When you come across a dispute that doesn’t seem like it will ever come to an end, litigation might seem like the only option. However, there are a few other tactics that you can employ to find a middle road and collect the cash that is owed to you. These other options save you from the additional cash you would have to front in order to take the dispute to court and can help to keep the customer relationship from going too sour and harming your reputation. These other options are called alternative dispute resolution, or “ADR”.


Alternative dispute resolution gives companies an alternative route to deal with the dispute without having to go to court. Taking a dispute to court often means exorbitant costs and time delays, all which have an effect on your ability to maintain cash flow. There are two very common alternative dispute resolution options; mediation and arbitration, each which are appropriate in different dispute situations.


Arbitration is held in a private courtroom in front of a panel of third-party arbitrators. Third-party arbitrators are often retired judges, who have handled disputes in court before and have an understanding of business disputes. Information from both sides of the argument is presented to the panel and they then make a decision on the best course of action. The arbitrators will take a vote and write an opinion which is often times a binding process. Their decisions must be followed by both parties.


Mediation differs from arbitration in a few ways. The first is the mediator is hired in a joint decision by the two parties. This person is often a retired judge, but has knowledge of the industry in which the dispute is occurring. The mediator will listen and hear both sides, however, they are not there to give a final decision. This is the big way that mediation differs from arbitration. There is no binding written opinion that is handed down by the mediator. Instead, the mediator is simply there to facilitate discussion. As a neutral third-party, they are there to help the two parties come together on an agreement on the dispute.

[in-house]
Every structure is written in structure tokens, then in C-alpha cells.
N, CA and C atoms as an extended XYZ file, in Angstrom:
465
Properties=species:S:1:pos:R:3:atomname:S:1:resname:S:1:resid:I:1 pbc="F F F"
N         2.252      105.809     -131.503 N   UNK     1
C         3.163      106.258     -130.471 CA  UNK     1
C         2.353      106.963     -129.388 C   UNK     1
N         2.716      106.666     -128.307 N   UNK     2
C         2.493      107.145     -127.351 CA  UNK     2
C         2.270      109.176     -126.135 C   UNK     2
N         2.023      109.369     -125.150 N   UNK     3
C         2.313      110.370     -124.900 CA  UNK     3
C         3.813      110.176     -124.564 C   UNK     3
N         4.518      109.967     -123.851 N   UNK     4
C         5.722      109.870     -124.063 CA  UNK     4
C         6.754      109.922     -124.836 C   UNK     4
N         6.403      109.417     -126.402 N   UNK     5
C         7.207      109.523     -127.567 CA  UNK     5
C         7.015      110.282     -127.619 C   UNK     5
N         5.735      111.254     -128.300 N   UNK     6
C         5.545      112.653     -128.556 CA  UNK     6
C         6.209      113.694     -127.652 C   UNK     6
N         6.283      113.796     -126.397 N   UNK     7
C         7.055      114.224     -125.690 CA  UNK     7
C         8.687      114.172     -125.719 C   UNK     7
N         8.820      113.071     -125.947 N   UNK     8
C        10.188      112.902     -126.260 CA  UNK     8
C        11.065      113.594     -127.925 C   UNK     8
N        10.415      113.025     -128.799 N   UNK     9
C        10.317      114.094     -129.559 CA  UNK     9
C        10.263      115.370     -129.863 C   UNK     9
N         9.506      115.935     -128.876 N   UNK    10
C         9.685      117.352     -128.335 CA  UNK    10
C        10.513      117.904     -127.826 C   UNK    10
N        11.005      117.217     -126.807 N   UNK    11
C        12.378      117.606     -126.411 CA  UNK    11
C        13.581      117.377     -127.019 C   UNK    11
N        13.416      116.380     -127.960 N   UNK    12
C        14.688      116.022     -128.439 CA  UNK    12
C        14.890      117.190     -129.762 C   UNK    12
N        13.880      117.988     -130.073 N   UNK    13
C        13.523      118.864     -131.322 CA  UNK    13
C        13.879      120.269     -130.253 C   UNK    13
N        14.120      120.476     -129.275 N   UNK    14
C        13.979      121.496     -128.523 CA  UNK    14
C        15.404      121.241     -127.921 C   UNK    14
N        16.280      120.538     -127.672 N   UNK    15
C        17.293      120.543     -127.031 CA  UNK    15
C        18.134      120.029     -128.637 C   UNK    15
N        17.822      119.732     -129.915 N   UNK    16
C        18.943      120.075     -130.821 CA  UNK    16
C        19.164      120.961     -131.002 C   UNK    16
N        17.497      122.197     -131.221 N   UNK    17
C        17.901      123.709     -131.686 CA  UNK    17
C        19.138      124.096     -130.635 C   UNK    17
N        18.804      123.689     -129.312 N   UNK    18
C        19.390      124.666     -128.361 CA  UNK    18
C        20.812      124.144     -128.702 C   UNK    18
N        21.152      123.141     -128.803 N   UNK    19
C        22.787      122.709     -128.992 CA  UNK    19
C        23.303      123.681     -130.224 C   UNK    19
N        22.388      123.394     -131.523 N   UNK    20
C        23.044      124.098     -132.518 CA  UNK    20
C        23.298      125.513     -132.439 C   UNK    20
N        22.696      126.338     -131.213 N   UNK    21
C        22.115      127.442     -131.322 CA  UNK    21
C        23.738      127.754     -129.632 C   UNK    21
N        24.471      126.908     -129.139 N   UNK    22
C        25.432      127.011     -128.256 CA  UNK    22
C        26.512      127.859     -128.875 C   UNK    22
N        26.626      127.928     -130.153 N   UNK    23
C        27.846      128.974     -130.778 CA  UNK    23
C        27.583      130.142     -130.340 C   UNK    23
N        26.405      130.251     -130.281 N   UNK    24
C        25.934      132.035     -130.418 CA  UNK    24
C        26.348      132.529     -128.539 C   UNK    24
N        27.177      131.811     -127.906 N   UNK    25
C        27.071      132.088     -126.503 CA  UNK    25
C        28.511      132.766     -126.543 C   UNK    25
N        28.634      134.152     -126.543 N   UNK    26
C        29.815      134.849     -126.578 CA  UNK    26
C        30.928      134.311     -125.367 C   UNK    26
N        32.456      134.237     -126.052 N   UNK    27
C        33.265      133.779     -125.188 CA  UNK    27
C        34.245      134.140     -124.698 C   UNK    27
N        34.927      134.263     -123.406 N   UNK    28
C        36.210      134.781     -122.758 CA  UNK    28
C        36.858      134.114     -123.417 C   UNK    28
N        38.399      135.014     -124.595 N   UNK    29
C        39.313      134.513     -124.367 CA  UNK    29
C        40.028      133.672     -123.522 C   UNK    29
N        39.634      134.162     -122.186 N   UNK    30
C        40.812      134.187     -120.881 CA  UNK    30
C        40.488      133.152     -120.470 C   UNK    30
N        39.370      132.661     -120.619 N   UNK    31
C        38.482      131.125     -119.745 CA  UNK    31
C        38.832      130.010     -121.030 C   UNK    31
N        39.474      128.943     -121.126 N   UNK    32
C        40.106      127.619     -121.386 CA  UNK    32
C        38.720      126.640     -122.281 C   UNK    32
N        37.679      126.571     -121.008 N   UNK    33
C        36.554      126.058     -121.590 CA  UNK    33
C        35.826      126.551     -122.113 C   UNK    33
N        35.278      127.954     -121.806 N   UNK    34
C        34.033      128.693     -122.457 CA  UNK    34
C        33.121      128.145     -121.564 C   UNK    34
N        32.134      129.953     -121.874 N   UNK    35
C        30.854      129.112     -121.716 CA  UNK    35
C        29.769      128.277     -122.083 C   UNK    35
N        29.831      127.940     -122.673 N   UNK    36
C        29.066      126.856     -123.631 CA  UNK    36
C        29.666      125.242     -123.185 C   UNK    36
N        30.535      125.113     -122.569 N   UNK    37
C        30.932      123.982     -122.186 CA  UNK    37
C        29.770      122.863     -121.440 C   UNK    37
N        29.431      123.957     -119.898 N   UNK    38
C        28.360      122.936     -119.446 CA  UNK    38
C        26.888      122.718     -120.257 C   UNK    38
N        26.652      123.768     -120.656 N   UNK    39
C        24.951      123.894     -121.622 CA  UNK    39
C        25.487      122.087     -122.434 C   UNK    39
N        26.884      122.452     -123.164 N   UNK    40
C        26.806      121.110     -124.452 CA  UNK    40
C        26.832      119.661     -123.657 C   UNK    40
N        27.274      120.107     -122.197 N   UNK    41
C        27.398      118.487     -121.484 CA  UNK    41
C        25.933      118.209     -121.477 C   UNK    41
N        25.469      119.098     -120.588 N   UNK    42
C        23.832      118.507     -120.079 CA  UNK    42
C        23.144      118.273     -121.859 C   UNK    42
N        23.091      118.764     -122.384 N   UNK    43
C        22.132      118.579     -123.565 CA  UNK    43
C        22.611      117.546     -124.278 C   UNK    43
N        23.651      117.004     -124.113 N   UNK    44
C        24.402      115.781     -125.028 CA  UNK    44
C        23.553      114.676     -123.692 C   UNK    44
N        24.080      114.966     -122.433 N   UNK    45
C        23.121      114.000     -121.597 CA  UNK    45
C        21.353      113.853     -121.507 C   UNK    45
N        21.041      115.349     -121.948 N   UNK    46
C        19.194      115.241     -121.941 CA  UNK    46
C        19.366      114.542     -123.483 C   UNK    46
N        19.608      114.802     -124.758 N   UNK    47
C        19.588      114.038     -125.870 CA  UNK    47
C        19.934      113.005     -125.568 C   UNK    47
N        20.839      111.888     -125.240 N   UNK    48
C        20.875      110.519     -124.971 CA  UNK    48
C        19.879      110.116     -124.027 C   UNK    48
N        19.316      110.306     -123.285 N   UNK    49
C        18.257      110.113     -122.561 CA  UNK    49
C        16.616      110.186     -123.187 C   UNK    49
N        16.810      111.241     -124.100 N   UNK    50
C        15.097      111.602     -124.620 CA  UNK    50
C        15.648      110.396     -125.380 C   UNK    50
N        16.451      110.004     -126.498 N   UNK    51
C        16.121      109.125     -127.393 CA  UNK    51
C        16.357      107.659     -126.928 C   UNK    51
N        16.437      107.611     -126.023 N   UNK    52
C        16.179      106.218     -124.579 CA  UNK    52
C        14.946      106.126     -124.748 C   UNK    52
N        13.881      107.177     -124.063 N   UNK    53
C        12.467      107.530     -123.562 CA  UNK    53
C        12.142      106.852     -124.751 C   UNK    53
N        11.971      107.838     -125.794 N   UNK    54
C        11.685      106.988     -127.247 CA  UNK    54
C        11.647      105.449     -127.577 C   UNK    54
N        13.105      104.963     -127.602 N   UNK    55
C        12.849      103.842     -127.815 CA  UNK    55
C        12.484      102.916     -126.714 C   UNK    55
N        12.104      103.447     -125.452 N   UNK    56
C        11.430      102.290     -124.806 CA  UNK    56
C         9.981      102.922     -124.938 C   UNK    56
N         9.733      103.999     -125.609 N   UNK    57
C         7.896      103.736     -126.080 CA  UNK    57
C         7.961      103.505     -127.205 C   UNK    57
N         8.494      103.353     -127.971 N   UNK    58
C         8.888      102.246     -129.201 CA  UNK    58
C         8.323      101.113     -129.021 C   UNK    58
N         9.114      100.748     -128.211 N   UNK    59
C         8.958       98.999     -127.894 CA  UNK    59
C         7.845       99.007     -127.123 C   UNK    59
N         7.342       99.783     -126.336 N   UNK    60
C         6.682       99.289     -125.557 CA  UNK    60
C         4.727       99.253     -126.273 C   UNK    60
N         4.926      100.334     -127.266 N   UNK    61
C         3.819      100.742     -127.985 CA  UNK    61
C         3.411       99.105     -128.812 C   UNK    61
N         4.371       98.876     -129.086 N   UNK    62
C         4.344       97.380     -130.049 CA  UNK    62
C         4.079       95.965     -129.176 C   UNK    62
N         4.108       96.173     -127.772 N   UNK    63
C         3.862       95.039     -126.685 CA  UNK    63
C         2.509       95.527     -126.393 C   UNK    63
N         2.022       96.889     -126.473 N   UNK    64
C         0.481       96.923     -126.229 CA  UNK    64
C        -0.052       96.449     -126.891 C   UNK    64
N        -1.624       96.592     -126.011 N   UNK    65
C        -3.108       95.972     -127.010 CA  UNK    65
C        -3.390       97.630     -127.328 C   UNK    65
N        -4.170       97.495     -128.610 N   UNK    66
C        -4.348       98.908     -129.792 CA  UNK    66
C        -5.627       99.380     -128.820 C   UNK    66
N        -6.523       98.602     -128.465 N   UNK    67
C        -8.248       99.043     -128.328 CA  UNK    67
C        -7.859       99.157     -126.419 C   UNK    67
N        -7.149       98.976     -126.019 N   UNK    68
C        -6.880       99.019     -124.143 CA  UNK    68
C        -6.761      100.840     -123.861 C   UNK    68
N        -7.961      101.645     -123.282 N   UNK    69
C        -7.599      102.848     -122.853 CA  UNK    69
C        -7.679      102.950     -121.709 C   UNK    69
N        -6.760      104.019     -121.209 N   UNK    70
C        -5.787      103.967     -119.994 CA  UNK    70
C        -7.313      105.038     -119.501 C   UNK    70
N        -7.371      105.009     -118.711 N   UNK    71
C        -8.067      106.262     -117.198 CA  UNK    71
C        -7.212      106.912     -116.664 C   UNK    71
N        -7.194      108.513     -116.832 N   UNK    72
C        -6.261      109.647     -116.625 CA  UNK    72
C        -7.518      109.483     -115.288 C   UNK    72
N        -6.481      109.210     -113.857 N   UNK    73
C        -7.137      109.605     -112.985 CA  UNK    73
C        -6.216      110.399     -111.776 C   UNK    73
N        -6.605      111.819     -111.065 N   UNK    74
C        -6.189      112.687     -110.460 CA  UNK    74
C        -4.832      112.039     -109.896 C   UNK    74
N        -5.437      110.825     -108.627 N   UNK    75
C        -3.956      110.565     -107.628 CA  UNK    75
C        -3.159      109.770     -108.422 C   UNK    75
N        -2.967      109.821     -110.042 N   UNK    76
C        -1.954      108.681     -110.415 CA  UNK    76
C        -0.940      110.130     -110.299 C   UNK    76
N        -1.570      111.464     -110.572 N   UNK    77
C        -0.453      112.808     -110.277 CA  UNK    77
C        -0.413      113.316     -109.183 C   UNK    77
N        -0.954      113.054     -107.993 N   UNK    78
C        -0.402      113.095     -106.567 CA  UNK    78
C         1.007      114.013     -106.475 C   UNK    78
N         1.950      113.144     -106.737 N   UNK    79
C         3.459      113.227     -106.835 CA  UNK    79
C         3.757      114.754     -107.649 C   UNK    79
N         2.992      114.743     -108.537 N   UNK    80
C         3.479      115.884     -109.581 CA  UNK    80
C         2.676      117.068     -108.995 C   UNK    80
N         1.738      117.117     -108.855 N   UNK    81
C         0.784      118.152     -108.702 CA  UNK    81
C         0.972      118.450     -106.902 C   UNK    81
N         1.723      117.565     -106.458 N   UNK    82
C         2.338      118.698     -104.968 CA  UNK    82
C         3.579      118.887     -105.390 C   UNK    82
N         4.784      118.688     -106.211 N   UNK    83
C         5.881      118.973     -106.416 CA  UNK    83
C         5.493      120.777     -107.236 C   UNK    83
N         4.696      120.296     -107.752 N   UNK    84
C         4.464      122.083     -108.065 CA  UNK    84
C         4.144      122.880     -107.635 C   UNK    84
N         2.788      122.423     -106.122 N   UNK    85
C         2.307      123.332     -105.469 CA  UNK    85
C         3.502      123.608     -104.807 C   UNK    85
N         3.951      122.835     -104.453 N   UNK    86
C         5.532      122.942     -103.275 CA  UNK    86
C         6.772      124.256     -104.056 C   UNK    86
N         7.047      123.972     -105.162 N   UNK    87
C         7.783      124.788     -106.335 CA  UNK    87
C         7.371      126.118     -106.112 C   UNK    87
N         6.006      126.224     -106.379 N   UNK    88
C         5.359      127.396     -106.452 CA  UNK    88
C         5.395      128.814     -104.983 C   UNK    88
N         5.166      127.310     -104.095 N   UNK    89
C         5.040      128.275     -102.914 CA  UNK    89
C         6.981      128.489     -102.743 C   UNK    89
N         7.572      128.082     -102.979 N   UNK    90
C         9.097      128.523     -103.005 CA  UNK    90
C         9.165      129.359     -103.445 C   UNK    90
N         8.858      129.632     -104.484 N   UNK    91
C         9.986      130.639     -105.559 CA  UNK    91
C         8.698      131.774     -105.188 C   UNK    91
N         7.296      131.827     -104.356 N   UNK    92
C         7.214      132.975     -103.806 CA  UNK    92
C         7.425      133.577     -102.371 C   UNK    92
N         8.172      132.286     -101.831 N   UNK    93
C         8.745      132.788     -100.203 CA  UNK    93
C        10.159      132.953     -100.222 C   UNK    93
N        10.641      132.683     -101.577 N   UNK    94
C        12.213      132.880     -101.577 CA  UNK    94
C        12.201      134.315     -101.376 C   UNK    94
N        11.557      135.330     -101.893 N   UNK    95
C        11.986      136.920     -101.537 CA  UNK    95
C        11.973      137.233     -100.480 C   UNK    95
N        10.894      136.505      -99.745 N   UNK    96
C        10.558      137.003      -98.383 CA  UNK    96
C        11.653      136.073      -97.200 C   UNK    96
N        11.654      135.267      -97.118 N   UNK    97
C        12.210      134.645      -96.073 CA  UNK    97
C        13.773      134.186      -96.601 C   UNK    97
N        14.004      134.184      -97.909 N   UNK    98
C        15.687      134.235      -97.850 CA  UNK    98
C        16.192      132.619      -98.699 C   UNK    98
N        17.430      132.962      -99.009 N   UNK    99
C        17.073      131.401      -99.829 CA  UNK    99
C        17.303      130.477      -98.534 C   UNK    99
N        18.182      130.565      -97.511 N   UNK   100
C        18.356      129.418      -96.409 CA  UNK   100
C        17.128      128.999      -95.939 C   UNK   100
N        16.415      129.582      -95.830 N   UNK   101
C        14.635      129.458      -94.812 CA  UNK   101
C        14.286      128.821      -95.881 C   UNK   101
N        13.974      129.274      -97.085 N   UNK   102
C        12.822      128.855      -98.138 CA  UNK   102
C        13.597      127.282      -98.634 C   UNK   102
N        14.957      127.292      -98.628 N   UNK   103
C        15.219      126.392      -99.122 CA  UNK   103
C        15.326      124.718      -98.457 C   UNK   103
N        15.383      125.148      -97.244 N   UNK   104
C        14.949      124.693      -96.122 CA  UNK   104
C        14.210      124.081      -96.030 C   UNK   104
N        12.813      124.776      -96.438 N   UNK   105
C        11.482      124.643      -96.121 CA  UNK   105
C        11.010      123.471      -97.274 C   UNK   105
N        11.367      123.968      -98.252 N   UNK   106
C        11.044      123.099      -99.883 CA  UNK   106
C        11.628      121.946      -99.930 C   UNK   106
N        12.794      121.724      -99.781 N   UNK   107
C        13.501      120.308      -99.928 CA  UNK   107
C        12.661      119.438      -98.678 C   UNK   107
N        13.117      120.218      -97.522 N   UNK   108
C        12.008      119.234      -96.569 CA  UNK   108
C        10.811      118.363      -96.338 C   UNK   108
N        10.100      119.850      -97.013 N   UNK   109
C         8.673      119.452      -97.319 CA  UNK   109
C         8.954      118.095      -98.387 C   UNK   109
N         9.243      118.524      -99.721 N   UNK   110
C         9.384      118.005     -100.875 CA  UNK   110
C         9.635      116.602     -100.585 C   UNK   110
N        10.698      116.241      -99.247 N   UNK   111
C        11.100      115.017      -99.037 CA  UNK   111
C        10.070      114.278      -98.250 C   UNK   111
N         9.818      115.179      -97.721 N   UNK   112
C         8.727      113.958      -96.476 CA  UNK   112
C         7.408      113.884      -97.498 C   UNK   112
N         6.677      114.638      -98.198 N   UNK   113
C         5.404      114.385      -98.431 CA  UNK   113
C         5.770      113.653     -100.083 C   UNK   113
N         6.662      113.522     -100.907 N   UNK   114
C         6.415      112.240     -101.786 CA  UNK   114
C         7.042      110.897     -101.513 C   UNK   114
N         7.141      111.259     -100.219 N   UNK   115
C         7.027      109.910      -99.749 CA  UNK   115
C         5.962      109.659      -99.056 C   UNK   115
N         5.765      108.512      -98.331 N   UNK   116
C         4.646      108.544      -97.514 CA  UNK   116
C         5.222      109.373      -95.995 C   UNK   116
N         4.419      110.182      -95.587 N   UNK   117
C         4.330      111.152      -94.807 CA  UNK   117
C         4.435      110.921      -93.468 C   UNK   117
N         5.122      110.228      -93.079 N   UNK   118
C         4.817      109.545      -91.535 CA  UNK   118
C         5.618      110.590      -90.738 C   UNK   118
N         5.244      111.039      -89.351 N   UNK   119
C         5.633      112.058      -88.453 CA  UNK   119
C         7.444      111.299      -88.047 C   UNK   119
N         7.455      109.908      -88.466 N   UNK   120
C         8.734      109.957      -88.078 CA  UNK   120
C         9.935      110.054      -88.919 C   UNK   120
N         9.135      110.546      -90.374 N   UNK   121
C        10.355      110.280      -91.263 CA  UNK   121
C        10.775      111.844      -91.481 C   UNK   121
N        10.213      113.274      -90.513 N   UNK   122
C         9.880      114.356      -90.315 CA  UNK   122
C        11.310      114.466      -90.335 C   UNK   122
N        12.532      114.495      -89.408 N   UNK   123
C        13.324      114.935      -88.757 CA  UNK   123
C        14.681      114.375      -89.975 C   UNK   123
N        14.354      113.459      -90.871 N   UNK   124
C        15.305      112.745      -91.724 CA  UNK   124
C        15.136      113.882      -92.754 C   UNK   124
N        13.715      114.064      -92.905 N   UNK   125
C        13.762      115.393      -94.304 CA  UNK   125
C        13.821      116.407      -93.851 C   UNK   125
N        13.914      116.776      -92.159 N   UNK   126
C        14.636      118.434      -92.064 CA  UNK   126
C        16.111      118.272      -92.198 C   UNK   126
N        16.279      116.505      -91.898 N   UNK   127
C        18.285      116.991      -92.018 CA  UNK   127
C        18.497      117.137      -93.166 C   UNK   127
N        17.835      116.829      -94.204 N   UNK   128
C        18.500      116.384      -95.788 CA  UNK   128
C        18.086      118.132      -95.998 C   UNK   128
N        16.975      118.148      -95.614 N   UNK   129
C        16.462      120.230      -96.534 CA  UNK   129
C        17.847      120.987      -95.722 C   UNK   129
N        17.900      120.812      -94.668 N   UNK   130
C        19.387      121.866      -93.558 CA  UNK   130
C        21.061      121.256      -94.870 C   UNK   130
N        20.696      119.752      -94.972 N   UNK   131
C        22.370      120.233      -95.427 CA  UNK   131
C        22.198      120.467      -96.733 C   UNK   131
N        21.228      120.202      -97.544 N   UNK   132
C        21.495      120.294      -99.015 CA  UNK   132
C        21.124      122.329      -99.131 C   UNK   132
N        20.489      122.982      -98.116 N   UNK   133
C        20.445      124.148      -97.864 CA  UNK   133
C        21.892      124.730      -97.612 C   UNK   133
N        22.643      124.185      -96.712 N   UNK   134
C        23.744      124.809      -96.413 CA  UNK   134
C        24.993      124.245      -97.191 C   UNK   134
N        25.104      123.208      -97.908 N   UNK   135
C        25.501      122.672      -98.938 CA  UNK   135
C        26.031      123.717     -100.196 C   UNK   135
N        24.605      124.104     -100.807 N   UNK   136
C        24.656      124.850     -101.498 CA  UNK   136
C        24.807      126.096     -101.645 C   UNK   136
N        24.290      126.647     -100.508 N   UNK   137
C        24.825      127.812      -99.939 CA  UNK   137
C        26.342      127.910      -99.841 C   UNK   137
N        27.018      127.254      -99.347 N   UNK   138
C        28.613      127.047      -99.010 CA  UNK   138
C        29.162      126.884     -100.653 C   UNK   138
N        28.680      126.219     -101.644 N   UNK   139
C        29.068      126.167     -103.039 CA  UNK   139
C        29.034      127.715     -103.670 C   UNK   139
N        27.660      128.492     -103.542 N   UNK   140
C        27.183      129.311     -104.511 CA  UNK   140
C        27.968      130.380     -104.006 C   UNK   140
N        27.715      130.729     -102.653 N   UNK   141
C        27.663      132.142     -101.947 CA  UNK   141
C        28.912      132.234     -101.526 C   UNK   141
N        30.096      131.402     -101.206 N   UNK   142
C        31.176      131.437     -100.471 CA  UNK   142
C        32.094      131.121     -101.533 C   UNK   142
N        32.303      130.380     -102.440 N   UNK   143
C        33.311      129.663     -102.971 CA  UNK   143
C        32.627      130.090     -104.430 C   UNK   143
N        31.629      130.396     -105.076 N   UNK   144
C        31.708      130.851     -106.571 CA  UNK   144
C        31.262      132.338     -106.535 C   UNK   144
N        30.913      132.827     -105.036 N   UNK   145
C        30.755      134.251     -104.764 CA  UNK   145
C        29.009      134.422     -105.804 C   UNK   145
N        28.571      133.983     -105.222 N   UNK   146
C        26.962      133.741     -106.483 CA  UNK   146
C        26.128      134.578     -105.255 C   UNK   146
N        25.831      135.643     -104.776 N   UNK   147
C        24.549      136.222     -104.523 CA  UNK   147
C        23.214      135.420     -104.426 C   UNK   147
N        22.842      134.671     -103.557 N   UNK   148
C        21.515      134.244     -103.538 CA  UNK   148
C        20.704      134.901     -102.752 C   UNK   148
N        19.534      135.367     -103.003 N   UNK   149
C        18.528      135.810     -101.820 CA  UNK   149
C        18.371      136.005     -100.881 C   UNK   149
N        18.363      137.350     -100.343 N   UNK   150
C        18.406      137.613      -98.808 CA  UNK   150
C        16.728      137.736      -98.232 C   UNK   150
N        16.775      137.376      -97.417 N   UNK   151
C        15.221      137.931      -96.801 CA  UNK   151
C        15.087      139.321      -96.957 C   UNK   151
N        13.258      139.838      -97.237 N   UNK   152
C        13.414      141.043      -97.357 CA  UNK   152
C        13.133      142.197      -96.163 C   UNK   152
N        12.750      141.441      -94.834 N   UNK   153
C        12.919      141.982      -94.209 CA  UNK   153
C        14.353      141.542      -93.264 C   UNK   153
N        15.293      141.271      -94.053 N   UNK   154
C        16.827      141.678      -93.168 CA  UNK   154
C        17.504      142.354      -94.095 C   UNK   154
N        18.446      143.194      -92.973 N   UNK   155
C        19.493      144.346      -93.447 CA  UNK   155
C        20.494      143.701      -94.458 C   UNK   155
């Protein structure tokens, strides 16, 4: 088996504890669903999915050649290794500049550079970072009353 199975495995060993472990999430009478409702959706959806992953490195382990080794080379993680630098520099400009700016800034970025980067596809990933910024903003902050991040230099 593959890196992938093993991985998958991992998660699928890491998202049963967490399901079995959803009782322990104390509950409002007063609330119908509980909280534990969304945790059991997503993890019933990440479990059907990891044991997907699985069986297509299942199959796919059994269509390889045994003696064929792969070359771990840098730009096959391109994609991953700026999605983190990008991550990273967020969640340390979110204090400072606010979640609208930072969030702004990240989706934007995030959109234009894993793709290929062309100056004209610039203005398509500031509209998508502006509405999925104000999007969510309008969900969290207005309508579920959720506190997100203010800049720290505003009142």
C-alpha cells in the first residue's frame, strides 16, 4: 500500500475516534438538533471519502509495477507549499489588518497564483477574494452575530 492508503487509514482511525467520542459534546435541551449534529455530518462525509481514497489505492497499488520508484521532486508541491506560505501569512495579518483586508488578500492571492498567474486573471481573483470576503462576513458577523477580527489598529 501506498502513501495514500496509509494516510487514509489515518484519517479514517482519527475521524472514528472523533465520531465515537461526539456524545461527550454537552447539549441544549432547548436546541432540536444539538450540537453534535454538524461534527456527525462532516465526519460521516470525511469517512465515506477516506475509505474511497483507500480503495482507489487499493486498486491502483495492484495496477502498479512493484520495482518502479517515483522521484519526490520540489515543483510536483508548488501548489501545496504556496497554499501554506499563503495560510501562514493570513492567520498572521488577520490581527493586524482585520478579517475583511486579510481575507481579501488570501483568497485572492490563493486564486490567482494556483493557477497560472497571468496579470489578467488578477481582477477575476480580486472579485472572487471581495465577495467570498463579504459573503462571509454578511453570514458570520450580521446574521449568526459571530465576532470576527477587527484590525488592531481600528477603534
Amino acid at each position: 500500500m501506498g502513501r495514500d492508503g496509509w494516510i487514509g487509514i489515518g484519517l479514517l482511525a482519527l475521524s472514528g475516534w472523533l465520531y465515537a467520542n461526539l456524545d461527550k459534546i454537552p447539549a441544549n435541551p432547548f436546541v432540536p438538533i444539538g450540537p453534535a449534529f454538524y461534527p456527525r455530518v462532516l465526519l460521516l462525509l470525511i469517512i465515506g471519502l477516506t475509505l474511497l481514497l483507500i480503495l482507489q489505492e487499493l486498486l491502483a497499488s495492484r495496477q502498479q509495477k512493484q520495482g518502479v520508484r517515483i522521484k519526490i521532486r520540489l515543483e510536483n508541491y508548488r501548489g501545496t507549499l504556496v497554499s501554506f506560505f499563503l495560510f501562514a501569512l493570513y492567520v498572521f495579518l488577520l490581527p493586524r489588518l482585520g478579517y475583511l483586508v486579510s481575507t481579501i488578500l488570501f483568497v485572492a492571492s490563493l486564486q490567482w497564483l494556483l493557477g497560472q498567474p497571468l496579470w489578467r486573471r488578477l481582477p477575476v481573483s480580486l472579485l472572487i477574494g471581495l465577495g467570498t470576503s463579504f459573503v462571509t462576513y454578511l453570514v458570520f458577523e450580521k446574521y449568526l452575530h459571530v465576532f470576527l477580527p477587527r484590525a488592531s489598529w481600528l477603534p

Often, mediation is a good way to get two parties to come to an agreement, even if litigation was not on the horizon. It allows both parties to air their grievances in a non-stressful and neutral zone, which can often help strengthen and keep the customer relationship in-tact, while allowing you to collect on your open invoices.

Both arbitration and mediation are good options for alternative dispute resolution. As stated, each has their time and place. You might have gotten too far into a dispute, or have a customer that is too difficult to work with, to use mediation and arbitration is your first option. On the flipside, you may be concerned about ruining a customer relationship and simply need a third party to help facilitate conversations around the dispute, in which case mediation would be the best option. Whichever you choose, both are a better way to approach a dispute if you are looking to avoid expensive court fees.